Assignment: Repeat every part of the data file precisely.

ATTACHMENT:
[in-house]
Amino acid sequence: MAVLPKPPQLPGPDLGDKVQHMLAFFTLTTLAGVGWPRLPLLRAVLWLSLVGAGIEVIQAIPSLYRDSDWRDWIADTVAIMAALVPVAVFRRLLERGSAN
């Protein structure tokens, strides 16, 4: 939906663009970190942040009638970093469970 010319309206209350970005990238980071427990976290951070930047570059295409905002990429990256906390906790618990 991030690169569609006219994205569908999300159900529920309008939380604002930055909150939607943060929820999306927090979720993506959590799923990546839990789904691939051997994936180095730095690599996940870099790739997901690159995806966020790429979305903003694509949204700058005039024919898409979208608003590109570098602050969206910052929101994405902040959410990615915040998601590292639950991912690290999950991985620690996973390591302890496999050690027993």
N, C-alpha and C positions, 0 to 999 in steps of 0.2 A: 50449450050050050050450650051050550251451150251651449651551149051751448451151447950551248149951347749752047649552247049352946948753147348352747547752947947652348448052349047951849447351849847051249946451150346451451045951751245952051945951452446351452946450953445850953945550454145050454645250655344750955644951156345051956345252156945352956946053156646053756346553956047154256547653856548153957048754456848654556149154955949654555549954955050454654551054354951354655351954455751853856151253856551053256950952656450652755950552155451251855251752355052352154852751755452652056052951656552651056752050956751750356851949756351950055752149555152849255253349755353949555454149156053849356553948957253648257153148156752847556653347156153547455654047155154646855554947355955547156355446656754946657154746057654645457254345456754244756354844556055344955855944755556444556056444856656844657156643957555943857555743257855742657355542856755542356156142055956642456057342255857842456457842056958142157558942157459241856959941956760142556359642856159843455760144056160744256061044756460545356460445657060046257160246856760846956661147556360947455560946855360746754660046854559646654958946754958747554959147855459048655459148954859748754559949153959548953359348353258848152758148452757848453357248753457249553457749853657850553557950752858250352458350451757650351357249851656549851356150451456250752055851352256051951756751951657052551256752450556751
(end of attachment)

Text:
[in-house]
Amino acid sequence: MAVLPKPPQLPGPDLGDKVQHMLAFFTLTTLAGVGWPRLPLLRAVLWLSLVGAGIEVIQAIPSLYRDSDWRDWIADTVAIMAALVPVAVFRRLLERGSAN
């Protein structure tokens, strides 16, 4: 939906663009970190942040009638970093469970 010319309206209350970005990238980071427990976290951070930047570059295409905002990429990256906390906790618990 991030690169569609006219994205569908999300159900529920309008939380604002930055909150939607943060929820999306927090979720993506959590799923990546839990789904691939051997994936180095730095690599996940870099790739997901690159995806966020790429979305903003694509949204700058005039024919898409979208608003590109570098602050969206910052929101994405902040959410990615915040998601590292639950991912690290999950991985620690996973390591302890496999050690027993």
N, C-alpha and C positions, 0 to 999 in steps of 0.2 A: 50449450050050050050450650051050550251451150251651449651551149051751448451151447950551248149951347749752047649552247049352946948753147348352747547752947947652348448052349047951849447351849847051249946451150346451451045951751245952051945951452446351452946450953445850953945550454145050454645250655344750955644951156345051956345252156945352956946053156646053756346553956047154256547653856548153957048754456848654556149154955949654555549954955050454654551054354951354655351954455751853856151253856551053256950952656450652755950552155451251855251752355052352154852751755452652056052951656552651056752050956751750356851949756351950055752149555152849255253349755353949555454149156053849356553948957253648257153148156752847556653347156153547455654047155154646855554947355955547156355446656754946657154746057654645457254345456754244756354844556055344955855944755556444556056444856656844657156643957555943857555743257855742657355542856755542356156142055956642456057342255857842456457842056958142157558942157459241856959941956760142556359642856159843455760144056160744256061044756460545356460445657060046257160246856760846956661147556360947455560946855360746754660046854559646654958946754958747554959147855459048655459148954859748754559949153959548953359348353258848152758148452757848453357248753457249553457749853657850553557950752858250352458350451757650351357249851656549851356150451456250752055851352256051951756751951657052551256752450556751